2 Active Trades – Testing a new swing trading method

I started tracking my trades on a public GoogleDocs spreadsheet that you can view here:

I’m testing out a new swing trading method that I’ve thought through for some time and developed a few screens for it.

There will be an upcoming post dedicated to describing it in detail, but I’ll show you the basic pattern because I’m actually holding a trade from the new method right now!

That is my second trade that I describe below.  First though, here is a traditional pattern that I trade:

4/26 – CRSPR

Take a look at the chart:

CRSP, swing trade reversal

This stock has been in a long term uptrend, which you can see by the blue uptrending support line that I drew.

This stock was about $20 a share right before the start of 2018!

It has also arrived to a point where there has been past, horizontal support, which you can see I drew with the horizontal blue line.

I’ve been in the trade for 2 days now not much has happened yet (In at $48.83, currently at $48.91).  When a trade has 2 support lines that converge around a potential pivot point, I pay attention!  I also like the clean decline…it wasn’t jumpy, or long and drawn out.

This stock trades in sharp, crisp moves.  Probably by Tuesday (it’s Sunday now), I’ll either get stopped out for a loss or show a nice profit, because this one will resolve quickly!

Ok, on to my 2nd active trade…with the new method I’m testing!

4/27 – CLNS

Let’s get right to it.  Here’s the chart:

CLNS, swiing trade, gap fill
If you are familiar with my trading patterns, you’ll see right away that this one is different, right?

Yep.  This stock, CLNS, took a huge dirt dive at the end of March, gapping lower from just under $8 a share into the 5’s.

Then it traded sideways for the most part, all through march and most of April.

Look at what has happened recently though:

  • Volume has been picking up
  • There was a tall white candle, the largest since it took it’s dirt dive
  • The stock has broken above the top of the trading range

Obviously something is up.

I don’t know what.

I don’t read the news on stocks.

I dont’ read through stock message boards looking to validate my trade.

I don’t need to.  Something is obviously up.  Literally.  We’ll find out soon enough, because this stock is coming to life in a good way recently after trading sideways for a long time.  Hopefully all of the bad news that dropped the stock came out, been digested and there are no more shoes to hiding somewhere that could drop.  🙂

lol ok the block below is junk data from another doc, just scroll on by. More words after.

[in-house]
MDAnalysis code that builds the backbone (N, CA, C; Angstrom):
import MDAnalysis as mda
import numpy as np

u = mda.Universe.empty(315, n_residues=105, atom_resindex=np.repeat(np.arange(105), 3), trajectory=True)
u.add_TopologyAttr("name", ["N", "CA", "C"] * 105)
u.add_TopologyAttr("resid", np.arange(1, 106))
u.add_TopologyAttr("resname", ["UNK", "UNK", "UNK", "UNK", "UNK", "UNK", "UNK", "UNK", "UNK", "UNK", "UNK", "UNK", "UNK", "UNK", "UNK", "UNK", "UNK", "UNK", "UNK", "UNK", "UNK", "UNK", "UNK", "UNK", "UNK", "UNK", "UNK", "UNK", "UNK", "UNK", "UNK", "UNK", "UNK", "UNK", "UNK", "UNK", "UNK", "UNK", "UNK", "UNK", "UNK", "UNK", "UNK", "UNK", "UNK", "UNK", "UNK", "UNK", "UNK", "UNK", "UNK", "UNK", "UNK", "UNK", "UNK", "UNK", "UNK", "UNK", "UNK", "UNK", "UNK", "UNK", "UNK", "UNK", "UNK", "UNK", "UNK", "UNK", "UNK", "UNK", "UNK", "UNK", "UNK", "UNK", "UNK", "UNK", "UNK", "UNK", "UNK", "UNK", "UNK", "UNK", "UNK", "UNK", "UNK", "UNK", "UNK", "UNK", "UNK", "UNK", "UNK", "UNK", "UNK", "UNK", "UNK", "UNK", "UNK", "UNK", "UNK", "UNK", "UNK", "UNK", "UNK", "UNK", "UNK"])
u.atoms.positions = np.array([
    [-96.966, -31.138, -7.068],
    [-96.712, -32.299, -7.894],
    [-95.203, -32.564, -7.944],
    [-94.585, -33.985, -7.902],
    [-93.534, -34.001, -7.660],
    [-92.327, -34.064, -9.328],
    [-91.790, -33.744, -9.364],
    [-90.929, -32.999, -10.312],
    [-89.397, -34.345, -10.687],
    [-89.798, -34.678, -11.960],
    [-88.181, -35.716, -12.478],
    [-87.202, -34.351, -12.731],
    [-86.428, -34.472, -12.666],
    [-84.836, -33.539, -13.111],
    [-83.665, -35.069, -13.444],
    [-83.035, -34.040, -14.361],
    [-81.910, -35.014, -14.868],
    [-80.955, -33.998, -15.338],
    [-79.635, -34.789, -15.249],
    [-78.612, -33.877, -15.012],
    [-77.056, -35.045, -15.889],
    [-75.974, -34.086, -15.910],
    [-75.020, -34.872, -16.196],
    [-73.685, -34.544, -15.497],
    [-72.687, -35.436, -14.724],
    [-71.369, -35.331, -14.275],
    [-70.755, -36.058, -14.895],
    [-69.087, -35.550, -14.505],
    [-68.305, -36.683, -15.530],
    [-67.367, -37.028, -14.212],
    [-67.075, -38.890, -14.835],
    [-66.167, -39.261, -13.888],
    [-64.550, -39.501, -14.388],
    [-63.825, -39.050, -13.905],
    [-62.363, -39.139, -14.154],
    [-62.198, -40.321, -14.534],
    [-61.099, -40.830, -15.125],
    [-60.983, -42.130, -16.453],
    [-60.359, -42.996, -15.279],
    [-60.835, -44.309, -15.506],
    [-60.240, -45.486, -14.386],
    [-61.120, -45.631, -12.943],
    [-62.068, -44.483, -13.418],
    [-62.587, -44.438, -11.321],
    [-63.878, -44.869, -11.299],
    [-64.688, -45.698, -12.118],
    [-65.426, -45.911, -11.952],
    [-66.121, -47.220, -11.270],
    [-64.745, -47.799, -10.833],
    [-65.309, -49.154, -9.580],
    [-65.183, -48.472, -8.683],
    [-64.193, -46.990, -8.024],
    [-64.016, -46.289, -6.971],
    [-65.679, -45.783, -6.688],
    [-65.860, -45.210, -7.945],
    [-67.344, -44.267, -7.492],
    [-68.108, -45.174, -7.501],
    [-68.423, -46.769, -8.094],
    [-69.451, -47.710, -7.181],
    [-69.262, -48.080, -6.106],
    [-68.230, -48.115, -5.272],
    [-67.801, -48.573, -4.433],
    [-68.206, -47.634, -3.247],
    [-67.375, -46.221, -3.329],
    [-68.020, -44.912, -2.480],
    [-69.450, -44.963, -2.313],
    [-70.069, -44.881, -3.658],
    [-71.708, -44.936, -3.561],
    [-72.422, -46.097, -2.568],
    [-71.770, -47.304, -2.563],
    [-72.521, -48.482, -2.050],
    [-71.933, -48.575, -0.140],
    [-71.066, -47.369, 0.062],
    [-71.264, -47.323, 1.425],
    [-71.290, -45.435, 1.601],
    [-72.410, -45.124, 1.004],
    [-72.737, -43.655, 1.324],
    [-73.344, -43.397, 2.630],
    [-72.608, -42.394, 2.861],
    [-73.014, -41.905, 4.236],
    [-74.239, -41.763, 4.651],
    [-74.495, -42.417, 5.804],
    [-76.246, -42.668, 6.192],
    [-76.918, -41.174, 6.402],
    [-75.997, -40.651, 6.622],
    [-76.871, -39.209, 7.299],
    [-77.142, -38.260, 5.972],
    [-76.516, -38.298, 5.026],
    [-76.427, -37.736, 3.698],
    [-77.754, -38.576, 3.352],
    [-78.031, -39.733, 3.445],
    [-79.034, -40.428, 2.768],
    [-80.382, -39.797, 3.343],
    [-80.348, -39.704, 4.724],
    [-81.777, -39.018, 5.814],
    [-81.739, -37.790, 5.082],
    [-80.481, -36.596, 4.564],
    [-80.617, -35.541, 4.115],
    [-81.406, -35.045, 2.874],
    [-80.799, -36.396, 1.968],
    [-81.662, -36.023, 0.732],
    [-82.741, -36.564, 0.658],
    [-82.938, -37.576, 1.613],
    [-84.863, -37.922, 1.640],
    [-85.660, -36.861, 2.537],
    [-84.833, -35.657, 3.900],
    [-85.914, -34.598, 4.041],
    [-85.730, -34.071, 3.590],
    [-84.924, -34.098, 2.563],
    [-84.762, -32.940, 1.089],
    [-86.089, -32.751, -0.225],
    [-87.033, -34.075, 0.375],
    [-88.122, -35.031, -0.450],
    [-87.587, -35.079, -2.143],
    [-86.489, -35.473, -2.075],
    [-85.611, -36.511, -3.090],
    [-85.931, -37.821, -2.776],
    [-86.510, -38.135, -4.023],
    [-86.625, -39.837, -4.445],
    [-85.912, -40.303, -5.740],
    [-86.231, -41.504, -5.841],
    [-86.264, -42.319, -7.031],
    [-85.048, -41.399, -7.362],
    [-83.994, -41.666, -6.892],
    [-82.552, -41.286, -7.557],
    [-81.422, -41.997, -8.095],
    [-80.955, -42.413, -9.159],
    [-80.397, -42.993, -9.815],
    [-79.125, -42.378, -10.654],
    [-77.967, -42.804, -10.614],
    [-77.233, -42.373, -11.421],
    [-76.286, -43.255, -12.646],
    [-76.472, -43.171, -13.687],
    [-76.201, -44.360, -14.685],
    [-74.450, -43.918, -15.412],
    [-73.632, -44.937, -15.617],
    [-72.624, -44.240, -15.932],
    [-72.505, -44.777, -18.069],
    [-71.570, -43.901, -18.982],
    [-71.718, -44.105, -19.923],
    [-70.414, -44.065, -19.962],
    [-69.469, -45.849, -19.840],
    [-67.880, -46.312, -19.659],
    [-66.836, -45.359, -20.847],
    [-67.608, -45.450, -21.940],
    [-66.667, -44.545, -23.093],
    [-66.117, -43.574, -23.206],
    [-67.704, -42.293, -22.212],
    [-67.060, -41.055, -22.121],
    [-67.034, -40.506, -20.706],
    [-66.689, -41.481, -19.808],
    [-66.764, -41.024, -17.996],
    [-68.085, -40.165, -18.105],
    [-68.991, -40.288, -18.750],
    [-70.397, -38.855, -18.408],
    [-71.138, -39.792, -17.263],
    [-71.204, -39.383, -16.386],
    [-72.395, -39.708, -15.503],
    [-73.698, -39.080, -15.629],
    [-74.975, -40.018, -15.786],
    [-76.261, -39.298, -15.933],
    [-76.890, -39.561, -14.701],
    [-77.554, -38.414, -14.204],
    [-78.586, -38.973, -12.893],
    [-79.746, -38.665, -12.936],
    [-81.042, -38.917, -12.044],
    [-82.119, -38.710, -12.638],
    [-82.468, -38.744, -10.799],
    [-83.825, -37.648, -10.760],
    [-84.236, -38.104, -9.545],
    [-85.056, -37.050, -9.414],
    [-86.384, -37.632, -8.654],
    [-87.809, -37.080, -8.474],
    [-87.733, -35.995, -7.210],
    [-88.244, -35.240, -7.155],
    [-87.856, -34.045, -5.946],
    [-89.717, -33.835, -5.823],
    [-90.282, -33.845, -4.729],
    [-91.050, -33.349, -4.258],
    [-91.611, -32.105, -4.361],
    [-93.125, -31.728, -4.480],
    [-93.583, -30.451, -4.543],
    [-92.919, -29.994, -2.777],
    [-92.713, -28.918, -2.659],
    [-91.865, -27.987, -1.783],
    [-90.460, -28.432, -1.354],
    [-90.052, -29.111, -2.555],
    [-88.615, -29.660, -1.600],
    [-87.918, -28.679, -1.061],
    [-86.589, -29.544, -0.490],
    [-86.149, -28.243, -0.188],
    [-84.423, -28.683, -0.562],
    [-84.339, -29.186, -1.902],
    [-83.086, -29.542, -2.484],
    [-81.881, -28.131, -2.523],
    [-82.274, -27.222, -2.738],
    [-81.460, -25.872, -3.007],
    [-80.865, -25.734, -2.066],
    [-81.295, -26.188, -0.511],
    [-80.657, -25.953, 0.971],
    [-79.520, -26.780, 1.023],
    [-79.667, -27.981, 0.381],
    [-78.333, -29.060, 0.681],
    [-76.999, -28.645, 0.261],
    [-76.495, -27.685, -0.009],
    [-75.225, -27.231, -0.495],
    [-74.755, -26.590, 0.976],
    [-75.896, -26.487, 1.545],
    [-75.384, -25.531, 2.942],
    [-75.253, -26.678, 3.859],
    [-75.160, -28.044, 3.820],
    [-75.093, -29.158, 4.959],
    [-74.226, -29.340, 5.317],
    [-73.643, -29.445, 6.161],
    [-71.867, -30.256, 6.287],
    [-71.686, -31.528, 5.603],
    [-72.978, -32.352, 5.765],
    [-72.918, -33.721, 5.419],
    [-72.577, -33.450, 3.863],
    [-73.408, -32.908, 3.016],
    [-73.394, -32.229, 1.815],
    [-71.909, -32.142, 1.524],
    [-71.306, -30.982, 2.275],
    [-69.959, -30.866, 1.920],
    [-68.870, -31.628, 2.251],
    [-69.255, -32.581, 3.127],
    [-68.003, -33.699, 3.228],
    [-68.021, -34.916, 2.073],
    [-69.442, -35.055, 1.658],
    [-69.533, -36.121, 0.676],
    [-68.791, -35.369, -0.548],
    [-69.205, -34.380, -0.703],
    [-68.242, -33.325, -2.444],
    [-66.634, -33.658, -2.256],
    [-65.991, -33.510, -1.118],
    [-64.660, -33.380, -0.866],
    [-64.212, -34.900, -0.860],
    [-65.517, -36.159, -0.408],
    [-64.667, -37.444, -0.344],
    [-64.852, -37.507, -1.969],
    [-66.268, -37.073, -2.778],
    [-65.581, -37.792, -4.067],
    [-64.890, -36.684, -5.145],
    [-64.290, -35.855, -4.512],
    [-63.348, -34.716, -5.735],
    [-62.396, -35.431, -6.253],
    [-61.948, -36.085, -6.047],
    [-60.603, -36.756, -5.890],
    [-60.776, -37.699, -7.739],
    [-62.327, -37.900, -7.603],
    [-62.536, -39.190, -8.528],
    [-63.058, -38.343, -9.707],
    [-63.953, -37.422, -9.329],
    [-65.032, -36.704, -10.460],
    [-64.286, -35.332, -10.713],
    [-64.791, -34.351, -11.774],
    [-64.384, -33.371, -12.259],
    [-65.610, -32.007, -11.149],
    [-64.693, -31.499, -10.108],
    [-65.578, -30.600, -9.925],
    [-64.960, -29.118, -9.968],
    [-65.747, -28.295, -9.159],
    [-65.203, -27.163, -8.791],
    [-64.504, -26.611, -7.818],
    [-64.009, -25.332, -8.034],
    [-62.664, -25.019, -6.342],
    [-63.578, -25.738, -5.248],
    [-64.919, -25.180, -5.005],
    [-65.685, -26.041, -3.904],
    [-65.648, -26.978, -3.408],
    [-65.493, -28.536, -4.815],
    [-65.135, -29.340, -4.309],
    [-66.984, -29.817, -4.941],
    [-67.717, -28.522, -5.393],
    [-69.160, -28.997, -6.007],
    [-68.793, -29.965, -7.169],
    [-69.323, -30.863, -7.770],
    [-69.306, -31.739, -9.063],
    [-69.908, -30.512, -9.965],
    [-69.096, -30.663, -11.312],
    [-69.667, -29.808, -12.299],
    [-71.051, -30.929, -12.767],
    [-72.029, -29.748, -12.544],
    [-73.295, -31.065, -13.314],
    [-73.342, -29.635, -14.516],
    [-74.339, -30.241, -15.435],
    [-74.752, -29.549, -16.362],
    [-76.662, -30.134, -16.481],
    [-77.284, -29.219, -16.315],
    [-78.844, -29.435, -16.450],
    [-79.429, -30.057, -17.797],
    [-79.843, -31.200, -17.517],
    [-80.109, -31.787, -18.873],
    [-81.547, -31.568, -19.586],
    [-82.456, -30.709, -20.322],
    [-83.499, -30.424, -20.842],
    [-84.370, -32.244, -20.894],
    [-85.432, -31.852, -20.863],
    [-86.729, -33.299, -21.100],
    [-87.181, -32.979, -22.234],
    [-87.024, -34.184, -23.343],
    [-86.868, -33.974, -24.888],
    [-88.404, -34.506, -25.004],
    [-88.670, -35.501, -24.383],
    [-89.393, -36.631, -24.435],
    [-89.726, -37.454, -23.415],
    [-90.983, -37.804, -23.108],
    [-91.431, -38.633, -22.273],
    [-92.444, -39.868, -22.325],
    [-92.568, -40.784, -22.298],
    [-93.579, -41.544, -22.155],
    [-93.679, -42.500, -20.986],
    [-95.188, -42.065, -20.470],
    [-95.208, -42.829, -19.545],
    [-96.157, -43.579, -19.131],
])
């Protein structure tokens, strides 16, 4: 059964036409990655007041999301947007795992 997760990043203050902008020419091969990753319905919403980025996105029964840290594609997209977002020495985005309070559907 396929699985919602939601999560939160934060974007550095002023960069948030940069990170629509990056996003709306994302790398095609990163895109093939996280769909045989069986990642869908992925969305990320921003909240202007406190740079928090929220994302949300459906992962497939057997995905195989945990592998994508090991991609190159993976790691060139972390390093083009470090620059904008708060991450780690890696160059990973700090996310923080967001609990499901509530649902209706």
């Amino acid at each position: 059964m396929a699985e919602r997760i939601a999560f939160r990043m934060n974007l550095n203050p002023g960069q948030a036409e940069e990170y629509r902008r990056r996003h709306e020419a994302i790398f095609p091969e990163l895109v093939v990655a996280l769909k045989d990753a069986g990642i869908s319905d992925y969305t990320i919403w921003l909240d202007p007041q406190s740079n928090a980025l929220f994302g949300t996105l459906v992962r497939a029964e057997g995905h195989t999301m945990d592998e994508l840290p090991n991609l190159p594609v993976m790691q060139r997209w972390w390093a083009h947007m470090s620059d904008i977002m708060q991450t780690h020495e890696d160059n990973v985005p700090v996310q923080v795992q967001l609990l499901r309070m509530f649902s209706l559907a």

The potential profit for this type of pattern is pretty high, since this has the potential to completely fill that gap to just below $8!

I entered on Friday at $6.22, current price is $6.16.  If it falls back below that blue line, clearly I would be wrong and get stopped out.  I think the potential is for this POS to continue to move higher!

I’ll continue to test trade this type of pattern going forward and will keep you updated on what I learn!

Also, I just created a public Google Docs file showing my swing trade calls.    Going forward, I will document my trades there.

Until next time, trade safe & stay in touch!

– Greedy

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  • G’day Glenn,
    I am in Queensland, Australia, and trade on the Australian Exchange. Just started following your method and looking for similar on ASX. To me, an essential ingredient is trying to understand what buyers and sellers are doing that causes the market to move, and I appreciate the way you explain this. Expect is similar in Australia, although patterns likely a little different. Very much appreciate all your efforts and will let you know my progress and hope I can contribute.


  • I see you have captured many small wins, but you need to get out at the right time. I looked at your spreadsheet. I think it would be more helpful to you to note your reasons for getting into the trade and reasons to sell ( espescially when it is not based on a stop or a target ). I am not sure why you set upside targets but I guess it is because you are trading small stocks. If this method works for you I can respect that. However, I think you might find it is easier to trade the bigger higher quality stocks. Just my two cents.


    • Hi there Greg,
      I might start adding comments around why I get in and why I get out. Good suggestion.

      As far as why I list upside targets: A few reasons for that…I want to look at my overall/risk reward when I take a trade. Is the expected profit worth the downside risk I am taking? I also set it so that I retain some perspective in a trade. Sometimes I have a trade that does way better than I expect and find that I’m way above where I expected the stock to go. It keeps me from getting too greedy at that point, where I want to hold for ever more gains, so I move my stop loss up to make sure I retain above-average profits and don’t give it all back (which I’ve done).



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